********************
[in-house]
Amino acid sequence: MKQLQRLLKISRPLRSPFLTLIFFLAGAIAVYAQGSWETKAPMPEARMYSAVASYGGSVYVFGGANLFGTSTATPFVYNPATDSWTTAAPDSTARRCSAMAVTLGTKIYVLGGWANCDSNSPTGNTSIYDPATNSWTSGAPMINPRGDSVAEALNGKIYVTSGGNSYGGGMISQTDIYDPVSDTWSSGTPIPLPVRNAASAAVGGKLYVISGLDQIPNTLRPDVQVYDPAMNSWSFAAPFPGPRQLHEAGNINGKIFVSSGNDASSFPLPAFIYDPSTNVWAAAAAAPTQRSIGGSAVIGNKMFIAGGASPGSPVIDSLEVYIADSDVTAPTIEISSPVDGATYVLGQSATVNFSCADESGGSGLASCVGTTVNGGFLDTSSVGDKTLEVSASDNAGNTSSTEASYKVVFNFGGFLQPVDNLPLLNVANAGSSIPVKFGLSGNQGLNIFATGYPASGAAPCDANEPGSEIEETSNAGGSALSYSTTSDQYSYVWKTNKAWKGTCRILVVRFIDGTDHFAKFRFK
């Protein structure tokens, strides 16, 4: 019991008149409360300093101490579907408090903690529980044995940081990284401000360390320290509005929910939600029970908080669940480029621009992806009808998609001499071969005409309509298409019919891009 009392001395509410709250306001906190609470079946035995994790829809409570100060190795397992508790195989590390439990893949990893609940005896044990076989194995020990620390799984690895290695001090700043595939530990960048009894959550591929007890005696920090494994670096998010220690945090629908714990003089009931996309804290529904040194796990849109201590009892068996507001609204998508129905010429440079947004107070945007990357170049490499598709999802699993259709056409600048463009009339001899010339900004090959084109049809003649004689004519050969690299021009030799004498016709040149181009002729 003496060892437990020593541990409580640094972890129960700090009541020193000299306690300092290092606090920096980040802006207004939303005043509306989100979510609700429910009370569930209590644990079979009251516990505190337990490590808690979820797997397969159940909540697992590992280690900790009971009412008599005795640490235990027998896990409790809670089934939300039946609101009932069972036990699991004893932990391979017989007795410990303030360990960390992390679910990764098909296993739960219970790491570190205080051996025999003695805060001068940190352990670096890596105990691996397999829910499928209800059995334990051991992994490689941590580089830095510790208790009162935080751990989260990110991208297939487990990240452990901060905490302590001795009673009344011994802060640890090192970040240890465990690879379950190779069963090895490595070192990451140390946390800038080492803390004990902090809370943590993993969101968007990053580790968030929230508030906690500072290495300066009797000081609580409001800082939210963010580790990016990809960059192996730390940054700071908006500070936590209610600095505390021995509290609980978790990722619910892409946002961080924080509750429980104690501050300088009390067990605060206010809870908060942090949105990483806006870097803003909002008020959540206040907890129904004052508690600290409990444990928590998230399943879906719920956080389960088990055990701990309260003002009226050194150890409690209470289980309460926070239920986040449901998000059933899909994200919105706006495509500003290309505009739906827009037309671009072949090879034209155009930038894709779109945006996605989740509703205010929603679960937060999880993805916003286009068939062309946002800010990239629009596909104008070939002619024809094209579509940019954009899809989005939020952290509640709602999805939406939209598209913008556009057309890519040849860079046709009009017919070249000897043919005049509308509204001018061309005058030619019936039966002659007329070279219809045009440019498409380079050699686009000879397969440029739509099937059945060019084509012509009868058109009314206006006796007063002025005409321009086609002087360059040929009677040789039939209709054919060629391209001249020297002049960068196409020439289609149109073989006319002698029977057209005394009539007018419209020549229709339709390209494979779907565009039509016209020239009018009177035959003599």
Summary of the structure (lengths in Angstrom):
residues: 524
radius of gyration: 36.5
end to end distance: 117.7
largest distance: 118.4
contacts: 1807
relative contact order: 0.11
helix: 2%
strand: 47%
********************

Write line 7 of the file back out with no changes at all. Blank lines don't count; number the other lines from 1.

end to end distance: 117.7